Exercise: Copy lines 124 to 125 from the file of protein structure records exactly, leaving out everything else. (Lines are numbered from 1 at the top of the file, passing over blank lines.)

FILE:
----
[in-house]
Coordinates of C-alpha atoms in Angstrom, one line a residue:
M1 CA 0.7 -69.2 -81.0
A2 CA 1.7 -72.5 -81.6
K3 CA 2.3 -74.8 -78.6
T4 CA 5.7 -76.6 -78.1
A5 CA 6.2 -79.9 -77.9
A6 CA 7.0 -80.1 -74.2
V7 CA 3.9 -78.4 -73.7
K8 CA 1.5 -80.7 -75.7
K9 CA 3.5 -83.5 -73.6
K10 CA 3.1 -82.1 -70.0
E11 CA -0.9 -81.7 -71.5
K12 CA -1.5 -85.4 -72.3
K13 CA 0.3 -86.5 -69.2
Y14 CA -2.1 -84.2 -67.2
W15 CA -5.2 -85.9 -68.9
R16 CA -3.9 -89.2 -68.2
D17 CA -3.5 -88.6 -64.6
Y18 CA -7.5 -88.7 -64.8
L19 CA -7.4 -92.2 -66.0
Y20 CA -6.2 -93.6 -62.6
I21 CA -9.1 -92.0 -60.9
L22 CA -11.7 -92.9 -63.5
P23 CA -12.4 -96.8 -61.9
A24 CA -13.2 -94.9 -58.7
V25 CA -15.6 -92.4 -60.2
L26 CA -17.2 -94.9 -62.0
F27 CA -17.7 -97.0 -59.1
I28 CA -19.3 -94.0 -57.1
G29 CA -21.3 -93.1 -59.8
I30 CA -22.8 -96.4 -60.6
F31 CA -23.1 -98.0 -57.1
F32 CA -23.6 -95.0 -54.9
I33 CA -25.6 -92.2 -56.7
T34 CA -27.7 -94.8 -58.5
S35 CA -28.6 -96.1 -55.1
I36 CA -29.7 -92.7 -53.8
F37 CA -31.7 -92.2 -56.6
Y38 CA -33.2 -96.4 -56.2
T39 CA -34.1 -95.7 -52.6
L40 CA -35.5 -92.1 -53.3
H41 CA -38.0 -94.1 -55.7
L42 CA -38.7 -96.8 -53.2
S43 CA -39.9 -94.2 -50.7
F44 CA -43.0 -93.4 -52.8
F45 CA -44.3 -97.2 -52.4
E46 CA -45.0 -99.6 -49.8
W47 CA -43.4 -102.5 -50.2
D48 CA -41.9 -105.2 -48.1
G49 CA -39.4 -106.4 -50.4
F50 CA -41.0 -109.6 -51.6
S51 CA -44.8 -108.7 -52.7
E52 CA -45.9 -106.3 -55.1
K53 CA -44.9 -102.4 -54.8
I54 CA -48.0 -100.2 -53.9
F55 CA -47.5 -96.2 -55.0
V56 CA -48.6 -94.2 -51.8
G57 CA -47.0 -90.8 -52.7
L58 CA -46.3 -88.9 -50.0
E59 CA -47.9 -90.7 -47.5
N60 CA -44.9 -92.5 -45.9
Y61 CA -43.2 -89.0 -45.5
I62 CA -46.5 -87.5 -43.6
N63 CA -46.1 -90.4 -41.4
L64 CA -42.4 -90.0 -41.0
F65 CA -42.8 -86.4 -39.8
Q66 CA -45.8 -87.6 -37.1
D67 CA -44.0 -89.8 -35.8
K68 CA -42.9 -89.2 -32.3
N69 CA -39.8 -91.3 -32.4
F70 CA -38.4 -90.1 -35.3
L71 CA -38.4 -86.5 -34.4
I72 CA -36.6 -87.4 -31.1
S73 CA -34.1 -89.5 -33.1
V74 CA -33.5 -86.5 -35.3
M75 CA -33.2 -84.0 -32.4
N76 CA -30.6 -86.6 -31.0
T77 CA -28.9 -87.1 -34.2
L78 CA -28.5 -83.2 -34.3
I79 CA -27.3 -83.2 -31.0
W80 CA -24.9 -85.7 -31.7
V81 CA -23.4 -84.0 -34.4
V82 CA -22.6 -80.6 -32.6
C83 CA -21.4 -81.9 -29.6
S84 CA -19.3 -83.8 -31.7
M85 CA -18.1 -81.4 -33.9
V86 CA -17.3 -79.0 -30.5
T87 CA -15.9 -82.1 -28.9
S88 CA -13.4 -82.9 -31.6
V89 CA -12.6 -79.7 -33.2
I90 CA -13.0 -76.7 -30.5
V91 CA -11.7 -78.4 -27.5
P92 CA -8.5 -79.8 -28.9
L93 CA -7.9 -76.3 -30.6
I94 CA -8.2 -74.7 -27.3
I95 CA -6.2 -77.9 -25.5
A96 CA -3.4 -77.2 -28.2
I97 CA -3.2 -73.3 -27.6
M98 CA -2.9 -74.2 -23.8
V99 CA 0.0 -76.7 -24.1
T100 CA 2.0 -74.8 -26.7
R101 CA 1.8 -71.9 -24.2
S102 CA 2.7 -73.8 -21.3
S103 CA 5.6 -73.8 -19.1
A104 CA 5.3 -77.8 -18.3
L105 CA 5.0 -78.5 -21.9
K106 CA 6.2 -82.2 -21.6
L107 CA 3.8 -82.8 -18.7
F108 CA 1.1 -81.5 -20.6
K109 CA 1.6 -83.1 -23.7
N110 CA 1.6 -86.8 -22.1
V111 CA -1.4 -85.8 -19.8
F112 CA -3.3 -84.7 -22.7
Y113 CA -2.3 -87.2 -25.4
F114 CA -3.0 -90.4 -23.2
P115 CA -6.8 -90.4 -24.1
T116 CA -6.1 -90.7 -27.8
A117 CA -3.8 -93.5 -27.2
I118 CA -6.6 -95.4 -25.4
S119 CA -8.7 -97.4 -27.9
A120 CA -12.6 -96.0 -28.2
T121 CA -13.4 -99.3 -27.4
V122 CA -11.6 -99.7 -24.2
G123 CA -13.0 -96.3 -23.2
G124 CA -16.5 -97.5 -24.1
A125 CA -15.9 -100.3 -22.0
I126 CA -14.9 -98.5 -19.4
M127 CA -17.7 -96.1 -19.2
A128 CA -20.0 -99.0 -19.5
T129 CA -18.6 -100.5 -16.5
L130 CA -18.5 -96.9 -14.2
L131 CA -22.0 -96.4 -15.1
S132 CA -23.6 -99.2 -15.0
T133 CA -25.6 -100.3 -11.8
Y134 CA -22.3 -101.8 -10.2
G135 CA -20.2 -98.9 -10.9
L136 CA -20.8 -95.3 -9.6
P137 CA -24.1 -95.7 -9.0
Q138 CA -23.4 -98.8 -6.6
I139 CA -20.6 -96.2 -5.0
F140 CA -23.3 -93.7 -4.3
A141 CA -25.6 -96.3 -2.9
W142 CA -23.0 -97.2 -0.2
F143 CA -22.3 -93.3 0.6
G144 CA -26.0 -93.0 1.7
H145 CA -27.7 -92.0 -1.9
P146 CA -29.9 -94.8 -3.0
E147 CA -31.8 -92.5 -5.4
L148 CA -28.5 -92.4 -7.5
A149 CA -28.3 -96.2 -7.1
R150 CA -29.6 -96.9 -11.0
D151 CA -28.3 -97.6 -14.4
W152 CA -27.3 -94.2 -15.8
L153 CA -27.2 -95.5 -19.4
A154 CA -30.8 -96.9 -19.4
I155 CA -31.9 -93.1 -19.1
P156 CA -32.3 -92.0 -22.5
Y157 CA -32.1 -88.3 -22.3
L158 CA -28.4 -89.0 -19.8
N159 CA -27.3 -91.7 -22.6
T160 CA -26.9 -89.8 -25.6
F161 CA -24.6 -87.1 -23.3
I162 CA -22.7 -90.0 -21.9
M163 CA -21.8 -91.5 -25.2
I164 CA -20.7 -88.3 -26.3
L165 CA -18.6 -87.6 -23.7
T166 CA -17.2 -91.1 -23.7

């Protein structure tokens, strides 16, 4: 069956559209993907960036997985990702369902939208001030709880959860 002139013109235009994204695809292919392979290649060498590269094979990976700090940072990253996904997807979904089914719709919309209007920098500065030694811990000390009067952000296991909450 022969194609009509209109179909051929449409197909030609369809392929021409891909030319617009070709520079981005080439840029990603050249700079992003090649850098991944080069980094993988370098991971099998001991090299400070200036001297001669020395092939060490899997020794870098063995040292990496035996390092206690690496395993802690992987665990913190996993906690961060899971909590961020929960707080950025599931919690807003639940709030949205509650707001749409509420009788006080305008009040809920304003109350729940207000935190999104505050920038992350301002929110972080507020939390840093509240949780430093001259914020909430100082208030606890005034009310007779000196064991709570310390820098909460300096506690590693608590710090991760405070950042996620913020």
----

V122 CA -11.6 -99.7 -24.2
G123 CA -13.0 -96.3 -23.2